Been awaty for too long, what now?

Hi Guys,

I have been out of running for almost 2 years, I have a few really horrid medical conditions that are directly affected by running and I am trying to get my medication corrected by my specialist.

I also have, what I believe to be, ITBS.

Am I better starting from scratch (e.g. walking and running) and then letting my injury on my knee resurface and then getting help or am I better off getting help first and then running?

Also, does anyone have any tried and tested ways of getting back into running.

Thanks,
Doug

Comments

  • RicFRicF ✭✭✭

    Yes, you walk, stretch, take a day or two off. Repeat.

    No need to leave the house until 10 minutes of ex sofa work has been completed.

    Good luck.

     

  • DMaxDMax ✭✭✭

    Thanks for that, can you please elaborate on 'ex sofa' ... sorry for appearing a daft lad here image

     

  • Hi Doug - I presume you've heard of the "Couch to 5K" programme (the link is to an NHS site).  Definitely something you should follow in my opinion - I've led quite a few dozen people through it and it works. Definitely 'tried and tested'.

    As for the ITB issue, if you can, go and see a physio.  In your situation, I'd hope you can get to see one on the NHS, but usually it's a lot quicker to find £30 or £40 to see a private physio...  probably one session is all you need for him/her to check out your legs and suggest some strengthening and flexibility exercises that you can do (alongside your C25K programme) which helps you avoid that ITB issue coming back.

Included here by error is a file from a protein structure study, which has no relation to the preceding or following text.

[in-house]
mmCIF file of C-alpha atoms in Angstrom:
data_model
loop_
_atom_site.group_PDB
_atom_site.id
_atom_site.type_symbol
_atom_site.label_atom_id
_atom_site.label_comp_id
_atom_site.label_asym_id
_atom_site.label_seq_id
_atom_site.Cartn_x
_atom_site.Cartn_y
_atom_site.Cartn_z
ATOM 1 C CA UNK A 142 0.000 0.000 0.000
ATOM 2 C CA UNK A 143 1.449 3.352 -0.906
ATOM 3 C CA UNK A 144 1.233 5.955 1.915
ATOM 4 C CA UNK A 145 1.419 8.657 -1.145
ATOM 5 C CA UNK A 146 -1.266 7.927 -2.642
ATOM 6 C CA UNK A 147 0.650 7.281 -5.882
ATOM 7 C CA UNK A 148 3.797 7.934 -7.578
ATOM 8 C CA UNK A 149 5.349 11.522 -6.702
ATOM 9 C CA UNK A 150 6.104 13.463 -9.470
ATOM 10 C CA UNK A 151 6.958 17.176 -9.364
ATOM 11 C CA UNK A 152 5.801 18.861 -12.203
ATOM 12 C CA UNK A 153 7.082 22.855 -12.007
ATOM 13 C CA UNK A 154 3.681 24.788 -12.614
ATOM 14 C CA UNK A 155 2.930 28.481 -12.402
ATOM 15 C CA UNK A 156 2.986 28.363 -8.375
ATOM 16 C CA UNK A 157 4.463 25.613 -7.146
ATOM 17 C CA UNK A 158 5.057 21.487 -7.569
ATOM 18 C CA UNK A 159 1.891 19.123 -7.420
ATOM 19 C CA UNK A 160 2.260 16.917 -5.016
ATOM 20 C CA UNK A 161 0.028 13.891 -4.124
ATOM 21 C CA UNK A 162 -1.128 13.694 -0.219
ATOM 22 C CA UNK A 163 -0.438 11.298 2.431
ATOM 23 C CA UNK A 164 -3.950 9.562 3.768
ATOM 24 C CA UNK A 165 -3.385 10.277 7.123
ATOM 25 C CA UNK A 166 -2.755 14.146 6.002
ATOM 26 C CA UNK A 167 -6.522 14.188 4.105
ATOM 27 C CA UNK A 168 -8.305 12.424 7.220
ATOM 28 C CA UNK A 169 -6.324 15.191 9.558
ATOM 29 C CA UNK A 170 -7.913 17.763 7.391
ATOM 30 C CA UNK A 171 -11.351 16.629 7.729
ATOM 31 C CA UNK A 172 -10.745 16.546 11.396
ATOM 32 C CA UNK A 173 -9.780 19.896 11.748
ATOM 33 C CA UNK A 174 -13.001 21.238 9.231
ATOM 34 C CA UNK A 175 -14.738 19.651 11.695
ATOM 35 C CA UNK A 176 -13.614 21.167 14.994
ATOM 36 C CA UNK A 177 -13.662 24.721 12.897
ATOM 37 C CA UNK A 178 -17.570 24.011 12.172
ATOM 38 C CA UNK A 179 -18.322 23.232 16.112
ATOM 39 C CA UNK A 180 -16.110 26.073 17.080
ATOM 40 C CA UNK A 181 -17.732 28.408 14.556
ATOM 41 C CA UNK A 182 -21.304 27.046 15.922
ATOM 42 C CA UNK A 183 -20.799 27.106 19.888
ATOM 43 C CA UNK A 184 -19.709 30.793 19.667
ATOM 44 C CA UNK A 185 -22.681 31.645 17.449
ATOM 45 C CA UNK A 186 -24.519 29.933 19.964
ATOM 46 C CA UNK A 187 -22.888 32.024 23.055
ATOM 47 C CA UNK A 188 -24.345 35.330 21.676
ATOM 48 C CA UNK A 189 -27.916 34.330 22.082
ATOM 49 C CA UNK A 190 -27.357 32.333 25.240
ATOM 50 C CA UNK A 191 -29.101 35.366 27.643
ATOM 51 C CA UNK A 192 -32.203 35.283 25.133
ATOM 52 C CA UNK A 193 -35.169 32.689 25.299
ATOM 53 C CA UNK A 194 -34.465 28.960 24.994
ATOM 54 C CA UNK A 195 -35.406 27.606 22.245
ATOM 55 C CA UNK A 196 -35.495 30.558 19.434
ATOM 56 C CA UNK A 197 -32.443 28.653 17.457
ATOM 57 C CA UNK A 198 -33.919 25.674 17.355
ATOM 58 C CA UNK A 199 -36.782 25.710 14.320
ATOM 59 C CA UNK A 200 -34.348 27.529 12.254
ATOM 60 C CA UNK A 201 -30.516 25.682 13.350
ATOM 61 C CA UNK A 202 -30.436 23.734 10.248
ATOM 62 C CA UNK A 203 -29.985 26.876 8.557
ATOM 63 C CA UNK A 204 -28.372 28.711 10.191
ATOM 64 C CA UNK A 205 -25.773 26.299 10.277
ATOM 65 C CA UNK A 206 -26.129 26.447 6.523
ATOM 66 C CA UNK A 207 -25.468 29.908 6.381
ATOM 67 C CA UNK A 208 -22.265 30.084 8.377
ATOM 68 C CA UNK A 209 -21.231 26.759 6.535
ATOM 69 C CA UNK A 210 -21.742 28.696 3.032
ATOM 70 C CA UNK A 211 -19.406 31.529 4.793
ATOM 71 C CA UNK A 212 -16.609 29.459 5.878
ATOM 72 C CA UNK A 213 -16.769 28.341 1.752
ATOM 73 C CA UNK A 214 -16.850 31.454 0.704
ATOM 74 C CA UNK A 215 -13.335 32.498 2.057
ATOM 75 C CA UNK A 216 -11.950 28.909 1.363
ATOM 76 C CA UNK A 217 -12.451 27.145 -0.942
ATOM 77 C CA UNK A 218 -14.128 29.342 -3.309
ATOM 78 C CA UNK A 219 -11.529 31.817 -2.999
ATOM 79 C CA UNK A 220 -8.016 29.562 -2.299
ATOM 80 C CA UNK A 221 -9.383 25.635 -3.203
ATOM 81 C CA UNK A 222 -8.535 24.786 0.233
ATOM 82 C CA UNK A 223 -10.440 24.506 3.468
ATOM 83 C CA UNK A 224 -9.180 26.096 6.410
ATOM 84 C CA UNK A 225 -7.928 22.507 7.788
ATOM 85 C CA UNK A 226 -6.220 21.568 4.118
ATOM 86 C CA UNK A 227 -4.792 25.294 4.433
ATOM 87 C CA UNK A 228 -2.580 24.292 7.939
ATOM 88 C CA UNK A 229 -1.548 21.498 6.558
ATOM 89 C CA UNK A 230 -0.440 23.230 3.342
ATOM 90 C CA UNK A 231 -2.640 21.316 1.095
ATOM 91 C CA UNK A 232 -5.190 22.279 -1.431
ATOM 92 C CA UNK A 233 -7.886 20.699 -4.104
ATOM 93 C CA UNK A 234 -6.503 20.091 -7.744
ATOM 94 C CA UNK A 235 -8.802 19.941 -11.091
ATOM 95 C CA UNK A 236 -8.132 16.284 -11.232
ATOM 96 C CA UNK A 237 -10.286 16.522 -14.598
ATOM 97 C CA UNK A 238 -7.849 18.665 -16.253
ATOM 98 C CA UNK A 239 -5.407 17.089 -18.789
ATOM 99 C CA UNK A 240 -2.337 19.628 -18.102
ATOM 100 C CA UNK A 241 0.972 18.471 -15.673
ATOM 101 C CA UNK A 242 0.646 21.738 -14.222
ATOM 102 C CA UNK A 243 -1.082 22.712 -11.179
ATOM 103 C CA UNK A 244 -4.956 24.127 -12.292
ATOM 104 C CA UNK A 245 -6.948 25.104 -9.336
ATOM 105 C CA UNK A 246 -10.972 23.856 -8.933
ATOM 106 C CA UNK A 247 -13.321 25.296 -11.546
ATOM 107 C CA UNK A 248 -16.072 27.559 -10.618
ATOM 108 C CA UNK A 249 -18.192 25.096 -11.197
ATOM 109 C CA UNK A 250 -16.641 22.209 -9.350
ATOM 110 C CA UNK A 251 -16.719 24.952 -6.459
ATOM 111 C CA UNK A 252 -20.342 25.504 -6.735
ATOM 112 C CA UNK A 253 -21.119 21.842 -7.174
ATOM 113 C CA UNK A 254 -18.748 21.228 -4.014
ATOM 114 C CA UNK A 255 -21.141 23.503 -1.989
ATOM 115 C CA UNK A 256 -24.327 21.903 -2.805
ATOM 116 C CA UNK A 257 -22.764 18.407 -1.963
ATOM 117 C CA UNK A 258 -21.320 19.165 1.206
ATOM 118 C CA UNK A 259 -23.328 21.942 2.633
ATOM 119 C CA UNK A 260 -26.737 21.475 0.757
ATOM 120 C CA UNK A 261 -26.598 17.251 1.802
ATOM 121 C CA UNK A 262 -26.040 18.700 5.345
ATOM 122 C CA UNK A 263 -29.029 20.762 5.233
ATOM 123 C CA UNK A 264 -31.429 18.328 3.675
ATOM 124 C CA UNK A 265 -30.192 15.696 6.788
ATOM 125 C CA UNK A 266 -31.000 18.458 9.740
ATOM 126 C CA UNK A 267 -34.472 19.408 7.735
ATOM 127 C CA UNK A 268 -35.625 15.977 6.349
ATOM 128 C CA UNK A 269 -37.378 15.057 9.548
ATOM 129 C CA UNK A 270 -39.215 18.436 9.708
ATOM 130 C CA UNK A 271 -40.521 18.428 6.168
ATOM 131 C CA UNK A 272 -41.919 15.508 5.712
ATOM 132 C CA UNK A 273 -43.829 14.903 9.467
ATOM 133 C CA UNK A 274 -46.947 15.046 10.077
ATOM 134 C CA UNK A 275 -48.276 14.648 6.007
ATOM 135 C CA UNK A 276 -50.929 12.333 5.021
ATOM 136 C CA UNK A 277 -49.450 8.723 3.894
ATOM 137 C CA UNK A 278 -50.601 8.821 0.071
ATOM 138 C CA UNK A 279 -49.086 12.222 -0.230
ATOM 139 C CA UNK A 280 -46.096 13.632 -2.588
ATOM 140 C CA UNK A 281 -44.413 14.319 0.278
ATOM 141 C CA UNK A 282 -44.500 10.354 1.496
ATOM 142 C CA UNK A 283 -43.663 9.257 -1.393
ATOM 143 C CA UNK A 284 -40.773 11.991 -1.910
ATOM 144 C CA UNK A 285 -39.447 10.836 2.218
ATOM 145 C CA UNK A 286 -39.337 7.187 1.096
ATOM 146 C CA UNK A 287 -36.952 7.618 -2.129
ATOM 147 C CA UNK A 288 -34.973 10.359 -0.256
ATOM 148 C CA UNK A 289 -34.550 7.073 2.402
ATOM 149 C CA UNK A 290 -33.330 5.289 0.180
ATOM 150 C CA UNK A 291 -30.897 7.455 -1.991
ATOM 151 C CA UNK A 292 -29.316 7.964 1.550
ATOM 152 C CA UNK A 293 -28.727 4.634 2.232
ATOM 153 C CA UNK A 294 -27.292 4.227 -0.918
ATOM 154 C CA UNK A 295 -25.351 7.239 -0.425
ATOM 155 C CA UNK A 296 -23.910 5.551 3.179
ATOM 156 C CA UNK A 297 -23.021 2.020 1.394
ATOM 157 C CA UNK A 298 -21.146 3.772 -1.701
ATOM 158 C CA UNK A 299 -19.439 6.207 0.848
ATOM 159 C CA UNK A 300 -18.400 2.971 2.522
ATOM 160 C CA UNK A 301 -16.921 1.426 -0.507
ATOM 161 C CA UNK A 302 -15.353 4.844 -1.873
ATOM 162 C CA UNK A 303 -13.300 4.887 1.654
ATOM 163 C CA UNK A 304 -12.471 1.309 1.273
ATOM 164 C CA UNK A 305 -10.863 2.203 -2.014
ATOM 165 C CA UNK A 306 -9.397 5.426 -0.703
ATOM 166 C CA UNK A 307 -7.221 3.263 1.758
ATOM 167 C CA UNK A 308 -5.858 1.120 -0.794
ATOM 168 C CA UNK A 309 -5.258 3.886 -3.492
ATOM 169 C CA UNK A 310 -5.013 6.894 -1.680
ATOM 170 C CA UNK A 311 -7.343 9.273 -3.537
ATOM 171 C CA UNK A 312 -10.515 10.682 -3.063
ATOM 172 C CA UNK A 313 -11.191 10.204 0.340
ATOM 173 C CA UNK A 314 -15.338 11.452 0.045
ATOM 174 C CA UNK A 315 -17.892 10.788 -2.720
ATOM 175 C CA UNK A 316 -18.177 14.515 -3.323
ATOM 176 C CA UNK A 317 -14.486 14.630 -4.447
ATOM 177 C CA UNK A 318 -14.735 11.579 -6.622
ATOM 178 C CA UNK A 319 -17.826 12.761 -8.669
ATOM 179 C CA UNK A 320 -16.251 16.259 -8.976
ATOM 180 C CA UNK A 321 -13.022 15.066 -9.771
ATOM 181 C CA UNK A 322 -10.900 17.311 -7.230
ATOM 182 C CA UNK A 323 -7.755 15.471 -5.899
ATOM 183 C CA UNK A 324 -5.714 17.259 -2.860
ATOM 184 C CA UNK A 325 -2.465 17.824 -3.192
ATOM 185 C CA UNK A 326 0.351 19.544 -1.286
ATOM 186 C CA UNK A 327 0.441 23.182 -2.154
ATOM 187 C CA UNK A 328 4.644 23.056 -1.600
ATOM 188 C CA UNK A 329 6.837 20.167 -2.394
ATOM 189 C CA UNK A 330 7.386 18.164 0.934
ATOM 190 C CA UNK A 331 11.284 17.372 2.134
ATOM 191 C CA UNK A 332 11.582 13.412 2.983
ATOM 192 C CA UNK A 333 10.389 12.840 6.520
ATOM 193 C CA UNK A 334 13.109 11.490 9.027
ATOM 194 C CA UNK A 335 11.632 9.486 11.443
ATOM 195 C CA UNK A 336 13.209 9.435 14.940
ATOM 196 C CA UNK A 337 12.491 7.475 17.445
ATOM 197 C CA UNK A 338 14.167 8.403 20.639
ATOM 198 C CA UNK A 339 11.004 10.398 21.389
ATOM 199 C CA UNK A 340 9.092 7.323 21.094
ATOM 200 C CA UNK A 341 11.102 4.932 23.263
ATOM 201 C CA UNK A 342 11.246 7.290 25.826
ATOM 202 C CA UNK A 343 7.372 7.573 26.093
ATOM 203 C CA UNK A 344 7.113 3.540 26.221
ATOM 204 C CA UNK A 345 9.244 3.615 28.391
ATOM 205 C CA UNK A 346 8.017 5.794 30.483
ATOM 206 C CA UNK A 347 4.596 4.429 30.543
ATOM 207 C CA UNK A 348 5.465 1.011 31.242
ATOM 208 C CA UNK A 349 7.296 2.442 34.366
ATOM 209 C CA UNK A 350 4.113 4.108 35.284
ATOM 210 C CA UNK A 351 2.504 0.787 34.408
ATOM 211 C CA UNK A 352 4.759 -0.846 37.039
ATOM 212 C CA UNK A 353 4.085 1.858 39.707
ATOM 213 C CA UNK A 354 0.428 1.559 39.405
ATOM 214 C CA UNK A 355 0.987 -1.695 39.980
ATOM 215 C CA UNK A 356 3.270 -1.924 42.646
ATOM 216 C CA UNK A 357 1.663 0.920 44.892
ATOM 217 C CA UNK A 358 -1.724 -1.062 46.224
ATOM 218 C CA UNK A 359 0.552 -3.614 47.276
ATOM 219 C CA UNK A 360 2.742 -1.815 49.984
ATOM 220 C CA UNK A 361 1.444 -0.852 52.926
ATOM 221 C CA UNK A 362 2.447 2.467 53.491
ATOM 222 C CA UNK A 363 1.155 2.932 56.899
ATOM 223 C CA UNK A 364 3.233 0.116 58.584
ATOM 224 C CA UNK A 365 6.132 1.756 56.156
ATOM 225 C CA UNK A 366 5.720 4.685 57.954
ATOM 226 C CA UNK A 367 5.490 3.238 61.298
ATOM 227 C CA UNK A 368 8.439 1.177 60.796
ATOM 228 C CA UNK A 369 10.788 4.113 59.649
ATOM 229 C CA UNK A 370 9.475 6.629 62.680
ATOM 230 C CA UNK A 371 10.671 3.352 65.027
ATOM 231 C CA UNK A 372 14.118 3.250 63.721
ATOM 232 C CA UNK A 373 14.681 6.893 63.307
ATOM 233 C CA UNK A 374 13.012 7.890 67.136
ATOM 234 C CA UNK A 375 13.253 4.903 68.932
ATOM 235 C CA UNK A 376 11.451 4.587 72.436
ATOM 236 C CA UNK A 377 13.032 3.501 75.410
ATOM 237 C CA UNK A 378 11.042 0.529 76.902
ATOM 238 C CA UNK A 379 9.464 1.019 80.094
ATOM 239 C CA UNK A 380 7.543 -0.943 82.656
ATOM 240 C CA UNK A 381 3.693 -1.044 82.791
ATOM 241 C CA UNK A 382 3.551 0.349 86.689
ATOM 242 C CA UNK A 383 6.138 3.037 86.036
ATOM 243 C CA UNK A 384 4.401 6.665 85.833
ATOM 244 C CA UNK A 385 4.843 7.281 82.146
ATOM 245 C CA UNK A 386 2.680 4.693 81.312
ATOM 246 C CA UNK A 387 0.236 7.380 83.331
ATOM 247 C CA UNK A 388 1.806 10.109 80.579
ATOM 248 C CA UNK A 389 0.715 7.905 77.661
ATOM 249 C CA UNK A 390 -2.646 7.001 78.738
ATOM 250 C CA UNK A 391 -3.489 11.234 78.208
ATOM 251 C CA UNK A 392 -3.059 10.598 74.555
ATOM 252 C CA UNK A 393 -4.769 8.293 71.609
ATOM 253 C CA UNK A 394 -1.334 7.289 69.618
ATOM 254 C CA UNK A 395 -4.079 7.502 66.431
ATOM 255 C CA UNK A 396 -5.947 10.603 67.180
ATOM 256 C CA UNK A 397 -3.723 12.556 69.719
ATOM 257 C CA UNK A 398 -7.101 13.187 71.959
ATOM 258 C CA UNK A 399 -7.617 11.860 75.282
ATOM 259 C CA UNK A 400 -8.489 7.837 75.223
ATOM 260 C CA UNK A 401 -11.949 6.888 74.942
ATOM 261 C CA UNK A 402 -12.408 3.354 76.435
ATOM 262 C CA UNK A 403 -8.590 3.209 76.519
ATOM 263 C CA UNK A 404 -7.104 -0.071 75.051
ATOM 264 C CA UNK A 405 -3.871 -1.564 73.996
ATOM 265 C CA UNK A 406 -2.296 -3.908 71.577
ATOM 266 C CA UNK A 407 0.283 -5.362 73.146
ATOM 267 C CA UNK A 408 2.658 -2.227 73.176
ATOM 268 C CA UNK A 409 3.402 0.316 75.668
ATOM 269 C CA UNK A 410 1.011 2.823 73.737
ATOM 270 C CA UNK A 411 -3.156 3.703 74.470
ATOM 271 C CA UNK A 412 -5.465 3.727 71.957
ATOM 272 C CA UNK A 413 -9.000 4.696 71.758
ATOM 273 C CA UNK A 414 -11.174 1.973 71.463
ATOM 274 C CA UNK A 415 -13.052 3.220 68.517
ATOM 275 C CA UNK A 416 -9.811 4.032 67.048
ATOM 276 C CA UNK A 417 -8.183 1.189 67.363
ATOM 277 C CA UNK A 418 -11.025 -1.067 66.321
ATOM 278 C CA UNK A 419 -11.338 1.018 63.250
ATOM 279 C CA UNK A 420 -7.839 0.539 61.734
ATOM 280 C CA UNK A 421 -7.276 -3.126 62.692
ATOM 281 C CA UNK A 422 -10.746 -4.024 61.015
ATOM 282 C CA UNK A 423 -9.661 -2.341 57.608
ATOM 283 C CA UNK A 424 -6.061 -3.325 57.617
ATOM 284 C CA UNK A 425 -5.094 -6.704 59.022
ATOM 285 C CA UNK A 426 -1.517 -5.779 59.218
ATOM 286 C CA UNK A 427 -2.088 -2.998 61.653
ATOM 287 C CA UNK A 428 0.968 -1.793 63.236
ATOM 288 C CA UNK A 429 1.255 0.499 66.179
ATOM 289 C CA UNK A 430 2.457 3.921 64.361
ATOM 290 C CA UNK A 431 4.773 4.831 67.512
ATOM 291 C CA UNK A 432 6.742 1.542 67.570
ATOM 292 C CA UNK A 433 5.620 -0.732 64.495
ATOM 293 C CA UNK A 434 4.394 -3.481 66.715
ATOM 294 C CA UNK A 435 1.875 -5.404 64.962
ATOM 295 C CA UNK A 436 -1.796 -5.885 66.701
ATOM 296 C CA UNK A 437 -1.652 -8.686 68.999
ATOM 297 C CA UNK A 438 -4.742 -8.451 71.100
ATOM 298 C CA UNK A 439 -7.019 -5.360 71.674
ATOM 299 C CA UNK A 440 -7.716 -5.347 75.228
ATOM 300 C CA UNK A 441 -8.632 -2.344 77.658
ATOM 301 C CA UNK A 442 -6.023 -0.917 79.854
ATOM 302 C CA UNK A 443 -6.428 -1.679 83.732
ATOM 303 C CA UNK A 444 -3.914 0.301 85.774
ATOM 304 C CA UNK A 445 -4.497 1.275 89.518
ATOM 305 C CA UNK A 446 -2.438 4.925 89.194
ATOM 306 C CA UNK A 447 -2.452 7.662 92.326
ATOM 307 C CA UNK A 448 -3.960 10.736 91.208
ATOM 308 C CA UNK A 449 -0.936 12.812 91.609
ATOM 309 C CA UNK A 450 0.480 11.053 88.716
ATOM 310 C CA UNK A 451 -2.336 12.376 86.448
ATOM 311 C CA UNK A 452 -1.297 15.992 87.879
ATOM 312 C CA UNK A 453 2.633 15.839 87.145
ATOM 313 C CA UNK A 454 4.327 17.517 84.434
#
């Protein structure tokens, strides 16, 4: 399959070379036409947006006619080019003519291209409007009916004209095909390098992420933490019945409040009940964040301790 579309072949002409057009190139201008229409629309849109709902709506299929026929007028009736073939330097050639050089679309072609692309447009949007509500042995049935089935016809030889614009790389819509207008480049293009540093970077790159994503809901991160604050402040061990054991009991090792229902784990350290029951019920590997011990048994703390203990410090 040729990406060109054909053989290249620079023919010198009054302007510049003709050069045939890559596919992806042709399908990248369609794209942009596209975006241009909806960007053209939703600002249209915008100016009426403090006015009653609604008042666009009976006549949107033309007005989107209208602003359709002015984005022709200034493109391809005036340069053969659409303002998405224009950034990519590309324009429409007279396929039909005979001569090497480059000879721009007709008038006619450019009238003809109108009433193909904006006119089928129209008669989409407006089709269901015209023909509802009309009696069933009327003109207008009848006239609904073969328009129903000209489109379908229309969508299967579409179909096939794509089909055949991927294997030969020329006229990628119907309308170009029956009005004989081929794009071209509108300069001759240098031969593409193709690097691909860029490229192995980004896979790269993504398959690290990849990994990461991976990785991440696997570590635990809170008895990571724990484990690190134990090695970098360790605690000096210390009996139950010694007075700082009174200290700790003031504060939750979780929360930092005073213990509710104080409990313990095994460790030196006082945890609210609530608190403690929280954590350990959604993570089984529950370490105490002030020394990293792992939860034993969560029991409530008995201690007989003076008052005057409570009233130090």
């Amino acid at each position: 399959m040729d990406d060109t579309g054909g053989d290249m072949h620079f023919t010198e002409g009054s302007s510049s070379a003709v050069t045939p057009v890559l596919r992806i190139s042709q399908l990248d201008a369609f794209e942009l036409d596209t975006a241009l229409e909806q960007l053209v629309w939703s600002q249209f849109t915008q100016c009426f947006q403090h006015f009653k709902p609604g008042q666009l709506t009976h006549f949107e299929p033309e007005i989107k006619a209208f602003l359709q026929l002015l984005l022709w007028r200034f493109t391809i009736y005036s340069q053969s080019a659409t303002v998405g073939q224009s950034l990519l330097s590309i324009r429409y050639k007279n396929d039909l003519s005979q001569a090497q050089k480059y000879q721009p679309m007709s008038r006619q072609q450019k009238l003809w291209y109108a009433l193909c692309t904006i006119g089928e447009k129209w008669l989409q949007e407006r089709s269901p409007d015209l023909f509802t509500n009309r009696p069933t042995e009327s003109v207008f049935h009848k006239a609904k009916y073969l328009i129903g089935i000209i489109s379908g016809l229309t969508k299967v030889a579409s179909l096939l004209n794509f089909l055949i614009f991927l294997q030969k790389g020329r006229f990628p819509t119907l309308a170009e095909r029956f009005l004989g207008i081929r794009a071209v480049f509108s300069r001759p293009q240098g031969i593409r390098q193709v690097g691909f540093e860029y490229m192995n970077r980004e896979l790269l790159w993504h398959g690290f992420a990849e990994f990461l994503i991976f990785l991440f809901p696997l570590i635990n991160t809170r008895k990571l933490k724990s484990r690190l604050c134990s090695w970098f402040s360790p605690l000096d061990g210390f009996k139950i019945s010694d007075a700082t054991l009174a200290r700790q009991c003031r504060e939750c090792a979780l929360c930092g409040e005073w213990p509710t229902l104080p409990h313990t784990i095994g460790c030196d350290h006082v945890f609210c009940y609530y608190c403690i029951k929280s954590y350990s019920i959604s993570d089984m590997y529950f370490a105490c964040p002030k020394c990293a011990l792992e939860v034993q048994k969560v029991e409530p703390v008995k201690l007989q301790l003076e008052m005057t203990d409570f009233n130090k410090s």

That C25K can be done by following the written programme, or by downloading the free app  and, if possible, find a mate to do it with you, as this hugely improves motivation (if you're lucky, there might be a running club, a running group or Park Run that run such 'new to running' courses near you...  do some Googling).  The programme is based on 3 sessions a week, starting with run/walk/run building up over 9 weeks until you can run 5K.    You can extend the 9 weeks if you need to build up a bit slower, but from where you are, you should resist the temptation to try to take a short cut and shave off a couple of weeks of it.  One piece of advice is not to worry looking good and running quickly at least until you can easily run 5K non-stop...  the biggest mistake is people running a bit quicker than they should and then struggling. Instead... just slow down - something that seems most difficult for people who are ex-runners with memories of how it used to be!   Good luck.

    http://www.nhs.uk/Livewell/c25k/Pages/couch-to-5k.aspx

  • DMaxDMax ✭✭✭

    Thank you for that NorthEnder. Very much appreciated. 

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